If you’re interested in making senior citizens your niche market in real estate, there are some things you need to know before promoting your specialty. Read on to learn what senior home buyers are looking for in a home and how to market to them.
There are certain things you need to know if you plan on working with senior home buyers. For example, did you know that most seniors spend 40 to 50 percent of their income on their home? Here are the basics for building a senior niche market:
With the new Frank-Dodd mortgage loan provisions, it’s near impossible for retirees to qualify for a loan. This is because the new rules are based on the debt to income ratio, and if your clients are retired and have no current income, they may not qualify—even if they do have adequate savings. Even with social security, their income may not qualify them for much money in advance. However, if your clients are 62 or older, they can qualify for a reverse mortgage.
There are tax deductions only homeowners can take advantage of, so make sure your clients are aware of these. Some of these perks include mortgage interest deductions, property tax deductions, and capital gains exclusion. In fact, if your clients are selling their home to move into a retirement community, they may not have to pay taxes on the sale provided they lived there for longer than five years.
According to an infographic by Placester, 15 percent of homebuyers ages 67 to 87 say their primary reason for buying is that they want a smaller home. In fact, on average, homebuyers 67 and older reduced the size of their home by 200 square feet. Furthermore, 76 percent of buyers age 88 and up purchased a home that was 2,000 square feet or smaller.
Suggest that your clients’ new home be located close to public transportation. Whether they become physically unable to drive or have their driver’s licenses revoked, accessible public transportation will become increasingly important with time.
It’s very likely that your senior clients will be looking at homes located near family members. Although they may consider making a drastic change to celebrate retirement, remind them that many seniors end up making a second move to live near their families just a few years thereafter.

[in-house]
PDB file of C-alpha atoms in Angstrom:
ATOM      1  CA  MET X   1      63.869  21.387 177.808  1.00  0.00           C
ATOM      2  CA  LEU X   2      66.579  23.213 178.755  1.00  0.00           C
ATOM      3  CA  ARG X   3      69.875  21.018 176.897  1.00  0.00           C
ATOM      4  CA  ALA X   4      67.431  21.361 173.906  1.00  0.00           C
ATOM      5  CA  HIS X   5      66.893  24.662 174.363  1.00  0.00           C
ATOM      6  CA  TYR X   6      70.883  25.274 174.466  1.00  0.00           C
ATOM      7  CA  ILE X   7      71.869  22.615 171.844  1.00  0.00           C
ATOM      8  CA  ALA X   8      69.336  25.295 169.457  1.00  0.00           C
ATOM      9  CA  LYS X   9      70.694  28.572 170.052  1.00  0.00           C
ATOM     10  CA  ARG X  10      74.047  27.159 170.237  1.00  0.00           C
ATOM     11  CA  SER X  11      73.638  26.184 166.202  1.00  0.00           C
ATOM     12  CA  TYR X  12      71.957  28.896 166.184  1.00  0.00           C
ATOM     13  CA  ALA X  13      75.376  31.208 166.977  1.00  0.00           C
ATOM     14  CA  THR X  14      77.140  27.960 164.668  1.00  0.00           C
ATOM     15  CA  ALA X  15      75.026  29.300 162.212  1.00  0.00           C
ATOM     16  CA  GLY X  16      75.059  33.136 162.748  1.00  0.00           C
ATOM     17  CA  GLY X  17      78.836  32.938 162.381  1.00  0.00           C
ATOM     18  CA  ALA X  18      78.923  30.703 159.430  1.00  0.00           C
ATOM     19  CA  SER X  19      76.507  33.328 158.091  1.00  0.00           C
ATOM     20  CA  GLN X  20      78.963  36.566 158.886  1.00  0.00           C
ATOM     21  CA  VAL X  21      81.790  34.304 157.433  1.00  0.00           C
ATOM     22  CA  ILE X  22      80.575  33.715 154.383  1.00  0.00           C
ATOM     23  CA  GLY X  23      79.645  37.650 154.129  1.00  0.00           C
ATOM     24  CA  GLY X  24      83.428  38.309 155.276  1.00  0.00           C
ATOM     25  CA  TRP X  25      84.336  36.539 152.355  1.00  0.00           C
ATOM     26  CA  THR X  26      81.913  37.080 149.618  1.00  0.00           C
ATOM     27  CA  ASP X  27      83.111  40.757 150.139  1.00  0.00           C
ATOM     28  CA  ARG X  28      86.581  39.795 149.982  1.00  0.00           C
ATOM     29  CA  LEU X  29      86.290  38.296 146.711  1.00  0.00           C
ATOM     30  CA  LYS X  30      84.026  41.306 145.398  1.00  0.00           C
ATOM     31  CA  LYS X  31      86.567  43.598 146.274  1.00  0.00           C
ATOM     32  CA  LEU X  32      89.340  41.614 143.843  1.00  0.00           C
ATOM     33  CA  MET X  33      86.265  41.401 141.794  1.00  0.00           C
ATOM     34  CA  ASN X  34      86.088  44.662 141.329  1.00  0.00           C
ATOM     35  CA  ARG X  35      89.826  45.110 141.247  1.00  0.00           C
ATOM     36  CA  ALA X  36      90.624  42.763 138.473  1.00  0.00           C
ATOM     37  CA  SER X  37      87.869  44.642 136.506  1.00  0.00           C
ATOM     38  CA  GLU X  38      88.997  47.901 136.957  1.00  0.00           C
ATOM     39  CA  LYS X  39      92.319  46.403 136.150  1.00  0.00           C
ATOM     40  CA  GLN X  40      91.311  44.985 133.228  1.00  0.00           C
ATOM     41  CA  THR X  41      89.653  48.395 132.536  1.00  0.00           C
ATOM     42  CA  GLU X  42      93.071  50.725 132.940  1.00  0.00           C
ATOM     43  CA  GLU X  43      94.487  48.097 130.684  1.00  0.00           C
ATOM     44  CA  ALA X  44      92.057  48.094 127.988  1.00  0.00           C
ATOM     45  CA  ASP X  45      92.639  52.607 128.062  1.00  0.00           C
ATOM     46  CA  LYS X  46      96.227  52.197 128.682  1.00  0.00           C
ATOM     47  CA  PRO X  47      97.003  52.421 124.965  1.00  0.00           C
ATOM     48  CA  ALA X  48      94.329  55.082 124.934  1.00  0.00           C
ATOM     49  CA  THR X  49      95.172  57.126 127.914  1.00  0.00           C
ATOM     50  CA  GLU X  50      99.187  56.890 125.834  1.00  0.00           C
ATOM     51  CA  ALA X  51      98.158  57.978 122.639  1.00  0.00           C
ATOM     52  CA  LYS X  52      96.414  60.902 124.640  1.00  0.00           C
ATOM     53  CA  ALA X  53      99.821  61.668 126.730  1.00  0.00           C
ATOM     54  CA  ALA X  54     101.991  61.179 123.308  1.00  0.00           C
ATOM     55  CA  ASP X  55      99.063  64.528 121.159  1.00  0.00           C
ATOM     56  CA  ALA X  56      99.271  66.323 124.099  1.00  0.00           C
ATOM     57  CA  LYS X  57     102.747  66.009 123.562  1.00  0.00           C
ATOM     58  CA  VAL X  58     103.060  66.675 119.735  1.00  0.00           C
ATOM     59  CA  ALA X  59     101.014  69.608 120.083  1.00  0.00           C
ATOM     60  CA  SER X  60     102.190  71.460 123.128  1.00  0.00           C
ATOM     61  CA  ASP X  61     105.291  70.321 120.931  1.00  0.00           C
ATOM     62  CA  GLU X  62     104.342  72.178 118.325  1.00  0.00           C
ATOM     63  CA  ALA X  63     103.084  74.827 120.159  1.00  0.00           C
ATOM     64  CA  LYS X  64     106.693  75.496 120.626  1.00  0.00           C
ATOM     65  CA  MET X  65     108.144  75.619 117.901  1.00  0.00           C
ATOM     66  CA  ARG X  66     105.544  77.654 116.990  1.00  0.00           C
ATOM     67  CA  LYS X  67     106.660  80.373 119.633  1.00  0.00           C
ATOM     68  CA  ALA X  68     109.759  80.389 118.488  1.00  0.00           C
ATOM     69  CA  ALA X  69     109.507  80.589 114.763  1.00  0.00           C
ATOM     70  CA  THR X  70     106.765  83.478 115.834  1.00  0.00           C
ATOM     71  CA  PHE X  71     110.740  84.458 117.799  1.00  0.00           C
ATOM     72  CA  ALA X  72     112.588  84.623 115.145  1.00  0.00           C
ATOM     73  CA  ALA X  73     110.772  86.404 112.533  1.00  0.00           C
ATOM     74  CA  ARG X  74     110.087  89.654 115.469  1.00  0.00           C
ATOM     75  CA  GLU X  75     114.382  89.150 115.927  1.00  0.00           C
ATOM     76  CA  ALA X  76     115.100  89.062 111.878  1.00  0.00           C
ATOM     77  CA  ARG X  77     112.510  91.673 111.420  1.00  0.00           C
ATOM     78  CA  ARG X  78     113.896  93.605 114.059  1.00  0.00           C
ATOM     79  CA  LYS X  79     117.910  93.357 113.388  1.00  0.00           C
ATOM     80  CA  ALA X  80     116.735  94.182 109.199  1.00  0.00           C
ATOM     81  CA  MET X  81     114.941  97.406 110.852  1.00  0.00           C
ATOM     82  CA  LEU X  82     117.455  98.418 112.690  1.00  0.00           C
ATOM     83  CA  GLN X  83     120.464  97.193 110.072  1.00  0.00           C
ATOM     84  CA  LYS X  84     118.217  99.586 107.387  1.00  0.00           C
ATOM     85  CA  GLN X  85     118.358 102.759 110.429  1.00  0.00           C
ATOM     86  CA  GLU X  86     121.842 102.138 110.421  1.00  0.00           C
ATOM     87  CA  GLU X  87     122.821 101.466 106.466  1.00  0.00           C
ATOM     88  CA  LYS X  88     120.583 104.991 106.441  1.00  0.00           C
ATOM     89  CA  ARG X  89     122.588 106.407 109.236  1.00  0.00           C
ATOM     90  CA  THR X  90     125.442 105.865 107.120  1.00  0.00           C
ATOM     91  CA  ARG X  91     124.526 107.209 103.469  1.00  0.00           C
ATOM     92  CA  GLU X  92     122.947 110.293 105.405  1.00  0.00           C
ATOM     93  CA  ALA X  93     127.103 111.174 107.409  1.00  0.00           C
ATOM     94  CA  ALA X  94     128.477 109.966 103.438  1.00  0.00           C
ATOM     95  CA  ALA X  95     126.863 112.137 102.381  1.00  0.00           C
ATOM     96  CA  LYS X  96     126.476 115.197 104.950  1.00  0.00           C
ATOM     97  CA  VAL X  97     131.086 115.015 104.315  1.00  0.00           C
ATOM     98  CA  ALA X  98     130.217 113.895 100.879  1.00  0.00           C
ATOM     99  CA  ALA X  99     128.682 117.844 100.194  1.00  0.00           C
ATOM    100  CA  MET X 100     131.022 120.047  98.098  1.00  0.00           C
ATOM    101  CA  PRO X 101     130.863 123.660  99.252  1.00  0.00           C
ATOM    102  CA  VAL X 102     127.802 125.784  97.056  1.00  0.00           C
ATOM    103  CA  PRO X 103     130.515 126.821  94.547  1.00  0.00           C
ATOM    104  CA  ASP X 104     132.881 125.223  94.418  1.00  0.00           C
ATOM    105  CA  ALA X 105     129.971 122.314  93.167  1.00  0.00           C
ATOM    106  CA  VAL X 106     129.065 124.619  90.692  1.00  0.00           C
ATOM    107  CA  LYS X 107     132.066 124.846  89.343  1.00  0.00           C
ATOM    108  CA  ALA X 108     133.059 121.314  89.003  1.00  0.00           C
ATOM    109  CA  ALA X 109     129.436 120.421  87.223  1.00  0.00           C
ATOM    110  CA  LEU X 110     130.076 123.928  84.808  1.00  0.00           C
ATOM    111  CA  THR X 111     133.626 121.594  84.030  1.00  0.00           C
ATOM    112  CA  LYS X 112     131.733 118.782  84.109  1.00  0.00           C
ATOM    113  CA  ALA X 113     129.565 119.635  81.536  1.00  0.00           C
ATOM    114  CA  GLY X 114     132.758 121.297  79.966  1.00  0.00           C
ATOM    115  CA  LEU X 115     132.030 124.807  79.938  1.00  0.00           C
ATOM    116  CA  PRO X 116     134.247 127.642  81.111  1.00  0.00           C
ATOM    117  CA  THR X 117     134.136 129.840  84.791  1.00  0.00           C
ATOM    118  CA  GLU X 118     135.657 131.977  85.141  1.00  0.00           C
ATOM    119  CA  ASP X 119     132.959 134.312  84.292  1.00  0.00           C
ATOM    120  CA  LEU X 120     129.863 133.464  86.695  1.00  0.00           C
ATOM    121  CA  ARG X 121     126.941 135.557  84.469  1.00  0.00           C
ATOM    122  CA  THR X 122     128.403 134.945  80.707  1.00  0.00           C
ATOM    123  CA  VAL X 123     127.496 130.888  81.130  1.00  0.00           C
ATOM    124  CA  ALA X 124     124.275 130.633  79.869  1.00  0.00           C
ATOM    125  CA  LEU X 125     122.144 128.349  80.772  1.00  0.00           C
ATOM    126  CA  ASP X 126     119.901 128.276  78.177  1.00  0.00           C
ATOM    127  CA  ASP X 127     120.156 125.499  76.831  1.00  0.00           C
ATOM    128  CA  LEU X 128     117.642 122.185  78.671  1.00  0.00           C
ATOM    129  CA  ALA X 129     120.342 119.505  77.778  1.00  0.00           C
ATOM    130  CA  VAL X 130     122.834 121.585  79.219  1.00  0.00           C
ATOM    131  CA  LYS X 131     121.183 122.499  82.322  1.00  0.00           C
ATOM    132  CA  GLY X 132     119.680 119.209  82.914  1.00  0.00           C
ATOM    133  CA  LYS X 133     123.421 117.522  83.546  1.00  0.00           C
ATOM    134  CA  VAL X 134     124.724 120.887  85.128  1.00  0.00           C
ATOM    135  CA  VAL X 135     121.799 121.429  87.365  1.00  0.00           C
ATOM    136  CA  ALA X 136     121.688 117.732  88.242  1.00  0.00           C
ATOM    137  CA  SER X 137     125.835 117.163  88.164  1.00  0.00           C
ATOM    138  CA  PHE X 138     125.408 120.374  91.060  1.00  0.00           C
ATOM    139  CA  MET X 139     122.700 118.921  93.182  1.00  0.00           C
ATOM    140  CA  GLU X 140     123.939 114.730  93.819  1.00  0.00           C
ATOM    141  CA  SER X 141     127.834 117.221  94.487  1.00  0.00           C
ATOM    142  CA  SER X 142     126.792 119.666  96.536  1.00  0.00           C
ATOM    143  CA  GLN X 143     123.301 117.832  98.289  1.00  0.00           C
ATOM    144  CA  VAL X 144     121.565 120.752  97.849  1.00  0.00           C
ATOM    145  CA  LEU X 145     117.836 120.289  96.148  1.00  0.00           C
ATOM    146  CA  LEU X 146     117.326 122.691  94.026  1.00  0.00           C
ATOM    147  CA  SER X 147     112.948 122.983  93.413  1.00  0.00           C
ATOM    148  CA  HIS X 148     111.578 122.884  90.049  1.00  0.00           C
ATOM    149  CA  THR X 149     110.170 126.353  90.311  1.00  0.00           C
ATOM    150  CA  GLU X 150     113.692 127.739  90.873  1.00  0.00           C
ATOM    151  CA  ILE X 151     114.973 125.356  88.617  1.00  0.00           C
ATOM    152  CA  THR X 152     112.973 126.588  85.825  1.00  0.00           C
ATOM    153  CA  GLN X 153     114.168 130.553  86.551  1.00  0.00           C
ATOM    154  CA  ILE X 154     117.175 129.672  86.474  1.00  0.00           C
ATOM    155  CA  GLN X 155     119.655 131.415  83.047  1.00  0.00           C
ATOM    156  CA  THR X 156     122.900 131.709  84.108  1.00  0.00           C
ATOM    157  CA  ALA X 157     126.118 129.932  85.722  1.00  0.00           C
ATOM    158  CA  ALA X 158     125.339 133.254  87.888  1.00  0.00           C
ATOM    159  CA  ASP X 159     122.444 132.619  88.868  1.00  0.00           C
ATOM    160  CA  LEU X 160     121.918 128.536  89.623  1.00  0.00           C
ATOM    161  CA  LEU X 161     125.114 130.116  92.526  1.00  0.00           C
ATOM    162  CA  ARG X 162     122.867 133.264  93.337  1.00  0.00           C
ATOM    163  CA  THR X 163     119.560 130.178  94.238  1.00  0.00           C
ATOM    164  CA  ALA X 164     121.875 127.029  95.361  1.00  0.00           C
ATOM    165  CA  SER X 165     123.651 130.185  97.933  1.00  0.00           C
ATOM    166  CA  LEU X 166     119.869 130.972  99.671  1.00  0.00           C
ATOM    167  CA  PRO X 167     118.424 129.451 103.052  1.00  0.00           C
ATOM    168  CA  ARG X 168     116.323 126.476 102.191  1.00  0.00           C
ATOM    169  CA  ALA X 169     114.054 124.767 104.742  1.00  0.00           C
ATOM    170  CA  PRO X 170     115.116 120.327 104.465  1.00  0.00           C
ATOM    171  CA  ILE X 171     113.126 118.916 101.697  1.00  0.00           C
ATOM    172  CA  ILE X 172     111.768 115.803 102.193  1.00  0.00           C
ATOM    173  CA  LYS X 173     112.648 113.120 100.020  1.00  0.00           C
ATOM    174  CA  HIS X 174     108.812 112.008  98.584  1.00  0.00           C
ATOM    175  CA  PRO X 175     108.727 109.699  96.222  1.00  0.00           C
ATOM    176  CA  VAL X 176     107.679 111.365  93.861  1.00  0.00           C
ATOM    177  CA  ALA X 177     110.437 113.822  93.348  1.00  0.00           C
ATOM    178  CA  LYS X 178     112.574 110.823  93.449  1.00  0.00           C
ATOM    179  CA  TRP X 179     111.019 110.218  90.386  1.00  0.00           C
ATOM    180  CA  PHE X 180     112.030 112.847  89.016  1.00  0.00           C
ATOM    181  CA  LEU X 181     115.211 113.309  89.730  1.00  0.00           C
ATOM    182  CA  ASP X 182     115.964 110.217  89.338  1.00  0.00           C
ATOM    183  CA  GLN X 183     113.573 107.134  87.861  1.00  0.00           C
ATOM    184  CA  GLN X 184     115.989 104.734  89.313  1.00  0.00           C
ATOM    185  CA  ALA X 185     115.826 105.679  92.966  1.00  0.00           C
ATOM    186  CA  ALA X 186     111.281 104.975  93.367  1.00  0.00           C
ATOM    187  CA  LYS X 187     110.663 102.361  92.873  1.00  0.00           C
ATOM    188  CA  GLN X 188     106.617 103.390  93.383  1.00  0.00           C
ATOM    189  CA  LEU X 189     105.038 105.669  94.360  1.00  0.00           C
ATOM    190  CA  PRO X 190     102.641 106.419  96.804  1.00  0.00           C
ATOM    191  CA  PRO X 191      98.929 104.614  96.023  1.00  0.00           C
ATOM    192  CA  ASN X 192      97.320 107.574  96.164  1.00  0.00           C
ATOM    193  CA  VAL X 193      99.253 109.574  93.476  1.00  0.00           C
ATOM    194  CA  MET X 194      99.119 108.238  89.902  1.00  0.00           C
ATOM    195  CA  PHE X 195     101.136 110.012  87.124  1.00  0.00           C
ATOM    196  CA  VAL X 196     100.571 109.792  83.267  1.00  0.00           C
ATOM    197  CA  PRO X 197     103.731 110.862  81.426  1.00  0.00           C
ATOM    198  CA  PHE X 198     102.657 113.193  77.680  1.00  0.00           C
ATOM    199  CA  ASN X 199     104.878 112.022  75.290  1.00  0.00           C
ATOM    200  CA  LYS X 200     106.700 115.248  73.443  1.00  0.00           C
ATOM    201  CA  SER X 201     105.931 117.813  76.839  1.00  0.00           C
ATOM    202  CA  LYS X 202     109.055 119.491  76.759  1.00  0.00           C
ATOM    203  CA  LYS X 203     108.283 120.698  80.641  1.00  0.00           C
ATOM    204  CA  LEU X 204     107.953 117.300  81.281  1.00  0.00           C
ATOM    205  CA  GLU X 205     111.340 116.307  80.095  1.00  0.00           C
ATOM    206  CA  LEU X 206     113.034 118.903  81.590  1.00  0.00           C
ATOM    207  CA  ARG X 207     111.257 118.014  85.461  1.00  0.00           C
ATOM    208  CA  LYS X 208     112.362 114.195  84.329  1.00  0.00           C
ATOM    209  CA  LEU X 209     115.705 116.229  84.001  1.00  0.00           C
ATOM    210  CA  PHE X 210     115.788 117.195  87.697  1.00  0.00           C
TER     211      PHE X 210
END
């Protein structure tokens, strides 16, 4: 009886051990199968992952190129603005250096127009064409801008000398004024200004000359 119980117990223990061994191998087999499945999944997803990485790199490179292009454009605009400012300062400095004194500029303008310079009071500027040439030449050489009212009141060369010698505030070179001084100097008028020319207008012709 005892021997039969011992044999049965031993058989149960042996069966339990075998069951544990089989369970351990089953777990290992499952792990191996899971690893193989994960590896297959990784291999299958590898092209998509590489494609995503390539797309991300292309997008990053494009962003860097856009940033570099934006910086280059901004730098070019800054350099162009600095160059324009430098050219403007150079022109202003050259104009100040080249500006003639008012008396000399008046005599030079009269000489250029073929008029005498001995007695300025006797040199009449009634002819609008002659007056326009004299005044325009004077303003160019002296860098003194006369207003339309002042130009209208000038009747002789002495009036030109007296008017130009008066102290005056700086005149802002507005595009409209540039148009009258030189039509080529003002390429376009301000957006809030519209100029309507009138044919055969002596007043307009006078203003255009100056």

Additionally, ensure your clients see homes that are located relatively close to necessities like the grocery store, pharmacy, hospital, etc.
When it comes to amenities, think accessibility. Remind your clients they may want to forgo homes with stairs and opt for single story floor plans instead. Also encourage them to keep an eye out for level driveways and stair-less entries. Other amenities to consider include non-slip tile floors, levered door handles, shelves in the bathtub, bathroom grab bars, and low cupboard space.
The stereotype that old people can be stubborn rings true when it comes to the purchase of real estate. According to Placester, 54 percent of buyers 67-87 made no compromise on the home they purchased. They can also be quite the low-ballers: senior buyers were the most likely of any age group to pay less than 90 percent of the asking price.
When it comes to finding and targeting senior home buyers and sellers, go old-school. Focus on outbound, paper marketing and use flyers, brochures, or postcards to grab their attention. Most senior home buyers and sellers aren’t online, so this isn’t the best place to reach them. Instead, door-knock areas where senior citizens live and hand them your contact information.
There are many resources that can help you in your journey to make senior citizens your niche market. Check out SeniorsRealEstate.com, an official subsidiary of the National Association of Realtors. Here, you can learn how to become a designated Seniors Real Estate Specialist, or SRES®. They also offer customizable marketing materials, a professional bi-monthly printed newsletter, a monthly consumer newsletter, and monthly webinars.